Rebecca Johnson and Alison Young don’t do guided nature walks. They’re not the kind of scientists who stand outdoors and point at things and talk at you. No, they are far more democratic than that. As citizen science coordinators at the California Academy of Sciences, they galvanize ordinary people to hunt and document species, and their philosophy on that is to make it rewarding for you and for science. There’s an addictive joy in finding things in nature, and Johnson and Young are our region’s prime enablers.
When you volunteer on their outings—as I’ve frequently done over the last few years—you’re signing up for a kind of guided discovery. Johnson and Young identify the questions scientists have that only an army of observers can answer, and then unleash volunteers to find it. It’s empowering to be one of their finders—it’s thrilling to stand at the edge of the wave-battered Pacific Coast while trying to identify some unusual nudibranch, and to know that every observation has a value to the wider world that will be apparent to Johnson and Young, even if it’s not immediately apparent to you.
Johnson learned the hard way about ensuring benefit to both volunteer and science when, a decade ago, she was part of an academy team that coordinated volunteers to count and measure strands of Fucus, a kind of common brown algae, in intertidal quadrats. “It was like a case study of how you shouldn’t do citizen science,” Johnson says. “I can’t think of anything more boring than pulling up each Fucus and measuring each plant. And the data wasn’t even being used!”
Young, meanwhile, was working at the academy to determine how citizen observations could be useful to scientists, and how to engage the public in a way that didn’t involve unidentified specimens turning up in the academy’s mailbox. “People were just sending us things, not even data, just things that might get turned into data,” she says. “People were literally sending me live spiders in the mail. I’d open the envelope and, ‘Ack! What’s in here! Is it dead? Is it alive?’”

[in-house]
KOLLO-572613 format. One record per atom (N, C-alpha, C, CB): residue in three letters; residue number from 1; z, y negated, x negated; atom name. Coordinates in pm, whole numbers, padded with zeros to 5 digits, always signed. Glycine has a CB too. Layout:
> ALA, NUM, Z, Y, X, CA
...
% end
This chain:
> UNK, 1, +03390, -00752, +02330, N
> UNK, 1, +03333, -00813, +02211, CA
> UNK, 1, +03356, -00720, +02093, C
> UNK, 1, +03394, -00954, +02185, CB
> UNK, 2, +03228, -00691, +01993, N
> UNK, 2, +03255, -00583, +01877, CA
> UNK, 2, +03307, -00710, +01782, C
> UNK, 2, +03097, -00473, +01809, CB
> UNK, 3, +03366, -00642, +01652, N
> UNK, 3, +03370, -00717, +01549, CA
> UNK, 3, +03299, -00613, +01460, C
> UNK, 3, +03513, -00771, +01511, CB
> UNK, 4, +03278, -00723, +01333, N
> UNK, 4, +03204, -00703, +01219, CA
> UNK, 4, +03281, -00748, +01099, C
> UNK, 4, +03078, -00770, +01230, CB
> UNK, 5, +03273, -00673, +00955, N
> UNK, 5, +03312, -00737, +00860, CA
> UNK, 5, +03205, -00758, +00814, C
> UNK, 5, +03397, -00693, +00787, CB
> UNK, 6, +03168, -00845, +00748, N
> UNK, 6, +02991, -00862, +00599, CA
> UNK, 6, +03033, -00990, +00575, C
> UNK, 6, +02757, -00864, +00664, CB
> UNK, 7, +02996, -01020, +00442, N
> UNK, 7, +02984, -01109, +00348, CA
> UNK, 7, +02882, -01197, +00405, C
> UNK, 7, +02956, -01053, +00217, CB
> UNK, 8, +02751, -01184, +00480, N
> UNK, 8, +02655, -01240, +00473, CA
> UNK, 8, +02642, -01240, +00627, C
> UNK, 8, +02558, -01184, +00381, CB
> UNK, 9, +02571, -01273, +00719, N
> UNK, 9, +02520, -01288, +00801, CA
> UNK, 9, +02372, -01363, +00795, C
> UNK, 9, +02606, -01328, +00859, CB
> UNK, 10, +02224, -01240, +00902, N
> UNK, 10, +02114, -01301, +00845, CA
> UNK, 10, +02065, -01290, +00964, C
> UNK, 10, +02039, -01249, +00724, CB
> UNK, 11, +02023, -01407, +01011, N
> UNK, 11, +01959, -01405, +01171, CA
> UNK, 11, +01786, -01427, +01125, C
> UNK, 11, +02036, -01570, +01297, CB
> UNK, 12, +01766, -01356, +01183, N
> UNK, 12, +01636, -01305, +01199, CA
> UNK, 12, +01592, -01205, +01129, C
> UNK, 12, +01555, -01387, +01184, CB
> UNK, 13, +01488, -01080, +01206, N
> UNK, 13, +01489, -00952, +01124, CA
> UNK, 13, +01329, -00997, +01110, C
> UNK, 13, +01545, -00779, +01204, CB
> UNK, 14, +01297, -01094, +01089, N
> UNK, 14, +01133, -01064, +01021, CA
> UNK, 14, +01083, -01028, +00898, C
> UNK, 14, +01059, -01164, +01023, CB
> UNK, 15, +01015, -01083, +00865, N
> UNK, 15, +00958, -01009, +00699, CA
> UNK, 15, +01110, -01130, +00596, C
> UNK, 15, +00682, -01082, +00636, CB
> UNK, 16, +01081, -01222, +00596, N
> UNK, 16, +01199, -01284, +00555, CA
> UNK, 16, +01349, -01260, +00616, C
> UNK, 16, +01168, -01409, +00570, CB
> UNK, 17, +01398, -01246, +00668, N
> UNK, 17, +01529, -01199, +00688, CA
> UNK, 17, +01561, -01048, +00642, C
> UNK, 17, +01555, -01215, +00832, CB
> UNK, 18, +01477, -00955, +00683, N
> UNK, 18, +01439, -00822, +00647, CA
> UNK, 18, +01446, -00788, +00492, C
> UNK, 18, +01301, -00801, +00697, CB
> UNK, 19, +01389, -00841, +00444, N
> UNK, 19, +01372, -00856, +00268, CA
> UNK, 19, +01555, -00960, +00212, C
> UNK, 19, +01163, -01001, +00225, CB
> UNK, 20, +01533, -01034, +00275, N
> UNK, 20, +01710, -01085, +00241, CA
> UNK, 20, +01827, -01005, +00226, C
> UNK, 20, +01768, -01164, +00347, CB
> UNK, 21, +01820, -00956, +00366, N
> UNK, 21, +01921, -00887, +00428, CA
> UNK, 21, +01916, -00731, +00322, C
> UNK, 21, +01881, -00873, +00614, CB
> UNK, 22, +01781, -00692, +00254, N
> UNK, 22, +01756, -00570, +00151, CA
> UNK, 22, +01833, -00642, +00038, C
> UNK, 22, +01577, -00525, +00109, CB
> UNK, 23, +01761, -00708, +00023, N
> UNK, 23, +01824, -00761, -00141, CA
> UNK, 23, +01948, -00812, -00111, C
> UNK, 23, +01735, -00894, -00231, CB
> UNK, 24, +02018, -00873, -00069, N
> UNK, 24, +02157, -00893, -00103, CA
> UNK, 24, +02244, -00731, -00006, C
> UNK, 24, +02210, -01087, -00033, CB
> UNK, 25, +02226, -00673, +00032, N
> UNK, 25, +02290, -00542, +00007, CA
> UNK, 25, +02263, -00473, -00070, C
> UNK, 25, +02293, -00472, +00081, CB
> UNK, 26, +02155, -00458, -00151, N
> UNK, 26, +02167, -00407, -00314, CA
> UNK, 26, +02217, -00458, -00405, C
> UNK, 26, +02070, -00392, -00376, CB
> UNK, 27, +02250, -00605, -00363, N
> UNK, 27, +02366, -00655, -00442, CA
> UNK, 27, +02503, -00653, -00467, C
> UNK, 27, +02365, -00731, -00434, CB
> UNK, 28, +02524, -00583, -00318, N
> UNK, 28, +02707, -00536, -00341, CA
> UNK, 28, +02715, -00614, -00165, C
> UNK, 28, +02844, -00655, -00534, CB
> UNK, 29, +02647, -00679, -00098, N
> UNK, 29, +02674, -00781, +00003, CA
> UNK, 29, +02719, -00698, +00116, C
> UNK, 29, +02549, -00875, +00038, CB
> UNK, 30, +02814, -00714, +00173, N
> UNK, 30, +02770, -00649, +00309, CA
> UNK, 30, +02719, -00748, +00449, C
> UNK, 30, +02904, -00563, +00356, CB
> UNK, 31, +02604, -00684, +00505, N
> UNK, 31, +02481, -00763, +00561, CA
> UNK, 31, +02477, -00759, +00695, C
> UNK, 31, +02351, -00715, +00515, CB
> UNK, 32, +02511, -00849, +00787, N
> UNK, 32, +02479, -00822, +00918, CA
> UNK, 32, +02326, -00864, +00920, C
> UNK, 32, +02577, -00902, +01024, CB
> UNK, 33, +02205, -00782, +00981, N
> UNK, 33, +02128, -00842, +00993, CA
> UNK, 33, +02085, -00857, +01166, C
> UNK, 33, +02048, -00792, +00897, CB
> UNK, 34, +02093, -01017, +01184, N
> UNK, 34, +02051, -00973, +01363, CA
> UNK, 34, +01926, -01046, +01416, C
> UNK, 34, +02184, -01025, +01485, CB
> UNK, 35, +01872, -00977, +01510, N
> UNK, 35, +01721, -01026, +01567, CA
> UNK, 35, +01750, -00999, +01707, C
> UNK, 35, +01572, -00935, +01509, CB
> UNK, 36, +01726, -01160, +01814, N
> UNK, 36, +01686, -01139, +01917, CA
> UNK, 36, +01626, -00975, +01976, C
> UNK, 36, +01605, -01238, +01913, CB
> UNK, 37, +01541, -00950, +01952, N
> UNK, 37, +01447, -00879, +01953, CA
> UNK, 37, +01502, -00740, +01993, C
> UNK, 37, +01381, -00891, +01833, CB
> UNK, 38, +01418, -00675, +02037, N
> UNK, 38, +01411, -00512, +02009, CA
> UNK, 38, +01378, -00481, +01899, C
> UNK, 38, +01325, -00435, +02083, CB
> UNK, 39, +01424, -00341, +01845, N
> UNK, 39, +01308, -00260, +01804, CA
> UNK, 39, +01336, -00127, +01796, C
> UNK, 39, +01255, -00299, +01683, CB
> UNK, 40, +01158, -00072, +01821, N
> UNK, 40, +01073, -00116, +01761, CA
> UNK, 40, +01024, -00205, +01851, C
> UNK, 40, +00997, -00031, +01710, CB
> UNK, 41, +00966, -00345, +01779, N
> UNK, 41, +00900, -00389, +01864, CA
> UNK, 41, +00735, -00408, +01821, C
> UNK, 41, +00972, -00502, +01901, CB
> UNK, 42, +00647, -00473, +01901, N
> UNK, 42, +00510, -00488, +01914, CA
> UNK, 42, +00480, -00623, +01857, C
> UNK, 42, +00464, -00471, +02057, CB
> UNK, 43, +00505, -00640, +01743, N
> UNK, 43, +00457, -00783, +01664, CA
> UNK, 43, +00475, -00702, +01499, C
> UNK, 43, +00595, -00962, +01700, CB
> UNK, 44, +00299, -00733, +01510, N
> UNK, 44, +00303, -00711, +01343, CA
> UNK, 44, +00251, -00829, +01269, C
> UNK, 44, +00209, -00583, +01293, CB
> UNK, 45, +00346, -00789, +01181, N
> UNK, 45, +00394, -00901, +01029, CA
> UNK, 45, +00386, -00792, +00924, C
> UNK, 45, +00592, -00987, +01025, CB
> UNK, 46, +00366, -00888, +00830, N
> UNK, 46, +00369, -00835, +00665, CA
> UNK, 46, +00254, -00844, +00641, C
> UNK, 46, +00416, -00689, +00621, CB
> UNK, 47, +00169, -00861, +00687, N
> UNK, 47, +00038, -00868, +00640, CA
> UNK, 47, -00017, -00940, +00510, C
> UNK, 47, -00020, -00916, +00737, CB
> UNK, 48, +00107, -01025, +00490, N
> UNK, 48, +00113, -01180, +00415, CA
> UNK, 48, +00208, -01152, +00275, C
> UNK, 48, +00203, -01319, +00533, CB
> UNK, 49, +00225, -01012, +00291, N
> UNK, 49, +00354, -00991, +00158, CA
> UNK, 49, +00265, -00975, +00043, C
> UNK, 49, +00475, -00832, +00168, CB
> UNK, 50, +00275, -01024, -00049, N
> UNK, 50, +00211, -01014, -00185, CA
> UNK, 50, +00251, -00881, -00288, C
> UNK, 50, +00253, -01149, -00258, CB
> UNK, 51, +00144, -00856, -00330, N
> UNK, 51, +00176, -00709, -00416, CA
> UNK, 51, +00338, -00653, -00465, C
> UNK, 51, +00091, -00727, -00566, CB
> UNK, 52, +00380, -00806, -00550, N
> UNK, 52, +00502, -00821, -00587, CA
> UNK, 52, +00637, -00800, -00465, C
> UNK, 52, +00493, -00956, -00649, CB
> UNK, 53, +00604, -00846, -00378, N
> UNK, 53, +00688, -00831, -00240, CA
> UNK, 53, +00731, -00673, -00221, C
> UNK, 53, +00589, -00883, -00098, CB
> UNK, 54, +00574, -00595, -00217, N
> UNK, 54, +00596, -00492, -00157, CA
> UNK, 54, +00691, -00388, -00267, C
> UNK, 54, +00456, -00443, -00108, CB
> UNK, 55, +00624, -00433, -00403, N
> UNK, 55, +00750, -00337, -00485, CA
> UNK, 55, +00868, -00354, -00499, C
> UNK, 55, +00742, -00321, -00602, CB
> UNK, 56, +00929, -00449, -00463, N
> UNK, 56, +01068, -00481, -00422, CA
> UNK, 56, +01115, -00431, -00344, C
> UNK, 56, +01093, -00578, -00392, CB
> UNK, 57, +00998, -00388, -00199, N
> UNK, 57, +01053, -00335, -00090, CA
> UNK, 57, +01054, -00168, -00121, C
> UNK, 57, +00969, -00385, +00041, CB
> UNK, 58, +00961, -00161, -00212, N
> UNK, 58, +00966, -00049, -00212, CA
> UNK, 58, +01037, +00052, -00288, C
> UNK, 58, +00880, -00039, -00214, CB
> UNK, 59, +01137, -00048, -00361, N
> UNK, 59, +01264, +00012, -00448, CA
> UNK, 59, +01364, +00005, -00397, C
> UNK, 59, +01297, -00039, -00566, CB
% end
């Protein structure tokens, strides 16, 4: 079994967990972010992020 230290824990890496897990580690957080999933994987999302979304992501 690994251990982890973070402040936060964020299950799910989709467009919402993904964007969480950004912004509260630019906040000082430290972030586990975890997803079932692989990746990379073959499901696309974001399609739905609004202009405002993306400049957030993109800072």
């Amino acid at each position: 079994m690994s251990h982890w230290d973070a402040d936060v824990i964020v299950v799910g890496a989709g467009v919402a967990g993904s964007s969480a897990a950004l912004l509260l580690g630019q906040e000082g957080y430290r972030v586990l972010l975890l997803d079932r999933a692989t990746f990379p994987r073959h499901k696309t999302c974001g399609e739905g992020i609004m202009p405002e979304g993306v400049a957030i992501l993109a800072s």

Five-and-a-half years ago the academy paired Johnson and Young and created a formal citizen science program to solve the problem—and to build a bridge between education and research, help scientists figure out appropriate uses of citizen science, and help observers channel their energy into answering scientific questions.
“We had to convince people that making observations was an important part of science,” Young says. “That through building up observations, that’s how we’ll get hypotheses that we can get scientific questions from.”
“One of our mantras has become, ‘Every observation is important,’” Johnson adds. “All science is based on observation.”
Technology has helped: Under Johnson and Young’s direction, volunteers upload photos of their observations onto the academy’s citizen science app, iNaturalist. Photos offer visual proof and when taken on a phone are time-stamped and geotagged. But a bigger part of the job is determining the kind of questions citizen scientists can reliably answer—what lives in one area versus another and how that changes over time, for example. “We’ve always said you should never design a protocol that you’re not going to trust,” Young says. “Ask people to do something you can trust.”
One of the academy’s defining citizen science projects takes place amid the tide pools at Pillar Point in Half Moon Bay, where over the last decade 148 citizen science volunteers have made 11,725 observations of 547 species (at last count). Young shares a time-lapse animation at conferences that shows observations obliterating the view of the map beneath, like heavy raindrops on glass. Observers under Young and Johnson’s direction have covered every square inch of that reef and continue to cover it several times a year.
When the tides are right, coordinators and volunteers meet in the parking lot an hour or so before the peak of low tide, quite often in foggy twilight. It has the feel of a social gathering, like a church barbecue or a beer league hockey game; it’s relaxed and friendly and the veterans help take care of novices. Johnson and Young, in standard-issue waterproof overalls and rubber boots, make introductions and lead everyone out onto the reef. They find the anchor bolts they use to make sure they’re observing consistently, roll out markers to create a circular plot around each anchor, and then set the volunteers to finding. People peer into crevices, look under thick mats of kelp, and call out targeted species of sea stars, nudibranchs, urchins, and crabs as they find them. Either Johnson or Young starts in the middle with a clipboard to tally observations, but inevitably they get drawn down into the pools to help identify, and photograph, and to share in the discovery. After a focused hour or so of observing in the name of science, volunteers start to wander off to look outside the study plot or see what other cool stuff they can find.